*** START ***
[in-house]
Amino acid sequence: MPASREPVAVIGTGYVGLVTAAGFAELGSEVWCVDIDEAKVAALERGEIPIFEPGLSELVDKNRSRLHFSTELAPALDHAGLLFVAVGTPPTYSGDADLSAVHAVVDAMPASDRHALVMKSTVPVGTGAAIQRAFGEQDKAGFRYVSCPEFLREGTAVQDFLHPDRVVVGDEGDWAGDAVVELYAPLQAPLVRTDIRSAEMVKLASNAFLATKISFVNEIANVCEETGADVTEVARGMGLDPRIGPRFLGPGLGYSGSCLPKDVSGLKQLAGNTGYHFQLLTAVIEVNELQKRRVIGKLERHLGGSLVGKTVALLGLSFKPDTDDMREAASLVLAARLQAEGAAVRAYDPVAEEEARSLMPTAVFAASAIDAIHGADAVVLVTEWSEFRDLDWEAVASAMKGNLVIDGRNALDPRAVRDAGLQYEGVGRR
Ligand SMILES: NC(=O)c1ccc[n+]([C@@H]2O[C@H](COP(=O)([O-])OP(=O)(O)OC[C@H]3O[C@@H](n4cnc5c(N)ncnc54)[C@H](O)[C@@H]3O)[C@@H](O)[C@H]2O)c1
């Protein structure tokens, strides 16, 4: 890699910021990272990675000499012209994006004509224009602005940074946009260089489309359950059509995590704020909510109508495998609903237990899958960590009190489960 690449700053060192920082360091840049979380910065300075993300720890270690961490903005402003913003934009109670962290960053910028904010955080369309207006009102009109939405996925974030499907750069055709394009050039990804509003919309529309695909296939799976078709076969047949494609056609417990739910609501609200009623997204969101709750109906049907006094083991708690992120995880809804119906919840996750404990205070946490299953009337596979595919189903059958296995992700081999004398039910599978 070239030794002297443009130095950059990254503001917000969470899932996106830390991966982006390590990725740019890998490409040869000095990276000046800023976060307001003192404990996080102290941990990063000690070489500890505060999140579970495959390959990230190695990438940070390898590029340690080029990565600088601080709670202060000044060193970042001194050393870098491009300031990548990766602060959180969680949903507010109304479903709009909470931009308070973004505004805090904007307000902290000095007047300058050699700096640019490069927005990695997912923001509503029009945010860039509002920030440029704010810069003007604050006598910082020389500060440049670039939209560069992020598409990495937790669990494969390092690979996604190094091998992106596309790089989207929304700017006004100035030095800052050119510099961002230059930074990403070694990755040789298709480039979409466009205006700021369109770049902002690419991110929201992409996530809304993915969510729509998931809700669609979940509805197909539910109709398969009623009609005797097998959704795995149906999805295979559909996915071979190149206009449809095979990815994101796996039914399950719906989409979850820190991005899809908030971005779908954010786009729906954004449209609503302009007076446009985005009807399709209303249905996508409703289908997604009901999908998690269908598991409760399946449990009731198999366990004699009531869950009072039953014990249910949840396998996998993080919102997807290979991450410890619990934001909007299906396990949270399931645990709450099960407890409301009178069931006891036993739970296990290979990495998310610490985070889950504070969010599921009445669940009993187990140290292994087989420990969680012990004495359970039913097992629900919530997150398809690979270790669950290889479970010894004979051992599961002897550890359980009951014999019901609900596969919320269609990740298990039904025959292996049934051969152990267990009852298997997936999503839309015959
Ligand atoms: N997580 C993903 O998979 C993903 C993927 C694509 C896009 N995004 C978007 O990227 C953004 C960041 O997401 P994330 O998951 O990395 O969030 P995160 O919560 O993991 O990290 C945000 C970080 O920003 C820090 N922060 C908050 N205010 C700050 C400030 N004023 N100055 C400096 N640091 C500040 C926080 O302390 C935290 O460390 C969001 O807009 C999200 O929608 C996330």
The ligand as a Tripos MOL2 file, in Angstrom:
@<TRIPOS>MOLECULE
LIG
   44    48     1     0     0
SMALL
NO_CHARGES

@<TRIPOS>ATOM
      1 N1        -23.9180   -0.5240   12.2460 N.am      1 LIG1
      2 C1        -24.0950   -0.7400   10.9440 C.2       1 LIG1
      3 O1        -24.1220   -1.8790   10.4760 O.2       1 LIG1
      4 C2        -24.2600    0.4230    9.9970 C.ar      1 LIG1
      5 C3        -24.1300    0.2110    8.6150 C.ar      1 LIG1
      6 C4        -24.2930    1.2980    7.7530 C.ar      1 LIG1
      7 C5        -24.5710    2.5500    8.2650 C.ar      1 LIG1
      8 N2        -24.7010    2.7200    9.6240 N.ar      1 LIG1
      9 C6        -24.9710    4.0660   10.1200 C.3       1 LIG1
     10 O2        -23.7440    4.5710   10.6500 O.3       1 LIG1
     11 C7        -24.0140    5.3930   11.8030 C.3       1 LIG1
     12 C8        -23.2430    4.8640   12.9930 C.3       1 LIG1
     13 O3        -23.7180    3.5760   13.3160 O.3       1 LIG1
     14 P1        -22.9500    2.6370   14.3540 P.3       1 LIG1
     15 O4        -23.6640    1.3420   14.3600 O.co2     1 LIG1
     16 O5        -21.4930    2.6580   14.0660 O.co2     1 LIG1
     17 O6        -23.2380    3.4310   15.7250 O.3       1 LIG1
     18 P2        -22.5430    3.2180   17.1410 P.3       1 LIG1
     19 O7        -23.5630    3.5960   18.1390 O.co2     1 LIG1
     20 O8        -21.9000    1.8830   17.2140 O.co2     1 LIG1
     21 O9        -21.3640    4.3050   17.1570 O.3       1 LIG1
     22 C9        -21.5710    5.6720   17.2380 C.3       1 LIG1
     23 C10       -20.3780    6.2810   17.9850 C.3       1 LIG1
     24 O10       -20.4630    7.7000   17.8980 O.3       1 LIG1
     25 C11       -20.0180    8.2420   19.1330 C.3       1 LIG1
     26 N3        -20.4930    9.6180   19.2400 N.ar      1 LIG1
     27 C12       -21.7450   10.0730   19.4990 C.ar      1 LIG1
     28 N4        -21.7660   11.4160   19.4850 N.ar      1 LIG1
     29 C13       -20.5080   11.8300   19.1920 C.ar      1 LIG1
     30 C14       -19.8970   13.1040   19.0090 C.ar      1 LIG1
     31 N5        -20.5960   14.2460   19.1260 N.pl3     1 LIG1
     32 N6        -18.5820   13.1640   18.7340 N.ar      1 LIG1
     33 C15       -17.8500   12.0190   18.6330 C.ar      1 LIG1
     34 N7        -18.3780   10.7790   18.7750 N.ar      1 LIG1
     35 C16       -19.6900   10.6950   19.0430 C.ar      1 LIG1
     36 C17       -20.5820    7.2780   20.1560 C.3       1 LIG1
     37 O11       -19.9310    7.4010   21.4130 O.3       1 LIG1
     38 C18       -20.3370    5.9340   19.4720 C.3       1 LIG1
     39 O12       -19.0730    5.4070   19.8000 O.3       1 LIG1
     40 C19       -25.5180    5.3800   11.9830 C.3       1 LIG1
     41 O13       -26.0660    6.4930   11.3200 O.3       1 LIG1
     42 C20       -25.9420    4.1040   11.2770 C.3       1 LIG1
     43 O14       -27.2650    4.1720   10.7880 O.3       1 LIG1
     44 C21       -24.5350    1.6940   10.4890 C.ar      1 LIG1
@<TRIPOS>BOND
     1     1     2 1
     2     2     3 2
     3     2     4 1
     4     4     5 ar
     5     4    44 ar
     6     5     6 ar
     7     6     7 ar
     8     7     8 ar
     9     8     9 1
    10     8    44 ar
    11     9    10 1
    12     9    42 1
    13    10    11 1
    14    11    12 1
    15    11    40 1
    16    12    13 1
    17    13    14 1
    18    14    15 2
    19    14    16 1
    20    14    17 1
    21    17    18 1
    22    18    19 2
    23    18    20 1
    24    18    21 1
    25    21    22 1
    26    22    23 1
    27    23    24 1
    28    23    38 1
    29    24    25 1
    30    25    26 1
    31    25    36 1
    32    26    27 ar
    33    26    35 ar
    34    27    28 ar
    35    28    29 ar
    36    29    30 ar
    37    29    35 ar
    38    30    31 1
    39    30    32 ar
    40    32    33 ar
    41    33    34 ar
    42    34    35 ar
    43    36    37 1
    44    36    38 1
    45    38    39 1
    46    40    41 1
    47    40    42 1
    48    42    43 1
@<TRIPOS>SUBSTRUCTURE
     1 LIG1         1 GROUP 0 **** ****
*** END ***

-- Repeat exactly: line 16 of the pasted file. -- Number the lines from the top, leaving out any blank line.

      4 C2        -24.2600    0.4230    9.9970 C.ar      1 LIG1